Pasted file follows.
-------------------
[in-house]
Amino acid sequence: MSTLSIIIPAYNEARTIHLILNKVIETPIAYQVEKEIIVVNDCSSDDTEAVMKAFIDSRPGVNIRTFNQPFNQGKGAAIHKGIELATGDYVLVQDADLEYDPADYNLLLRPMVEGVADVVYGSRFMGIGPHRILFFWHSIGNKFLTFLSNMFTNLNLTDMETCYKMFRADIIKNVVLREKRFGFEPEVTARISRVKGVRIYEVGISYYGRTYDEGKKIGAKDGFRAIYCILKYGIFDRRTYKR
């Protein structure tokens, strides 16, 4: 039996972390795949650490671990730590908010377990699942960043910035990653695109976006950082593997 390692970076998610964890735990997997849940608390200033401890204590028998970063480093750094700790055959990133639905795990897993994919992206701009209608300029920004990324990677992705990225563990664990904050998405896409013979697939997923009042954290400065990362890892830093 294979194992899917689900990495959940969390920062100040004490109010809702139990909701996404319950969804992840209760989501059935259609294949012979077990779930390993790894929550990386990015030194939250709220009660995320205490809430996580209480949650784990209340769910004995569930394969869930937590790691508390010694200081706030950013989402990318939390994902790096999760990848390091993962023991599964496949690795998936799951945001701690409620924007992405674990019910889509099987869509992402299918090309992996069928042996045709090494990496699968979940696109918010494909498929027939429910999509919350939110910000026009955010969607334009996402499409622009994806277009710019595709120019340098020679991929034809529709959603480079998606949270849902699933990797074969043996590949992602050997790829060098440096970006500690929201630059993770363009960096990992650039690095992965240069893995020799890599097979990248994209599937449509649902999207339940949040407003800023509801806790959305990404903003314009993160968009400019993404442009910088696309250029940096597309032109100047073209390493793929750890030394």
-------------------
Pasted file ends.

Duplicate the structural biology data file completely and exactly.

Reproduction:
[in-house]
Amino acid sequence: MSTLSIIIPAYNEARTIHLILNKVIETPIAYQVEKEIIVVNDCSSDDTEAVMKAFIDSRPGVNIRTFNQPFNQGKGAAIHKGIELATGDYVLVQDADLEYDPADYNLLLRPMVEGVADVVYGSRFMGIGPHRILFFWHSIGNKFLTFLSNMFTNLNLTDMETCYKMFRADIIKNVVLREKRFGFEPEVTARISRVKGVRIYEVGISYYGRTYDEGKKIGAKDGFRAIYCILKYGIFDRRTYKR
């Protein structure tokens, strides 16, 4: 039996972390795949650490671990730590908010377990699942960043910035990653695109976006950082593997 390692970076998610964890735990997997849940608390200033401890204590028998970063480093750094700790055959990133639905795990897993994919992206701009209608300029920004990324990677992705990225563990664990904050998405896409013979697939997923009042954290400065990362890892830093 294979194992899917689900990495959940969390920062100040004490109010809702139990909701996404319950969804992840209760989501059935259609294949012979077990779930390993790894929550990386990015030194939250709220009660995320205490809430996580209480949650784990209340769910004995569930394969869930937590790691508390010694200081706030950013989402990318939390994902790096999760990848390091993962023991599964496949690795998936799951945001701690409620924007992405674990019910889509099987869509992402299918090309992996069928042996045709090494990496699968979940696109918010494909498929027939429910999509919350939110910000026009955010969607334009996402499409622009994806277009710019595709120019340098020679991929034809529709959603480079998606949270849902699933990797074969043996590949992602050997790829060098440096970006500690929201630059993770363009960096990992650039690095992965240069893995020799890599097979990248994209599937449509649902999207339940949040407003800023509801806790959305990404903003314009993160968009400019993404442009910088696309250029940096597309032109100047073209390493793929750890030394």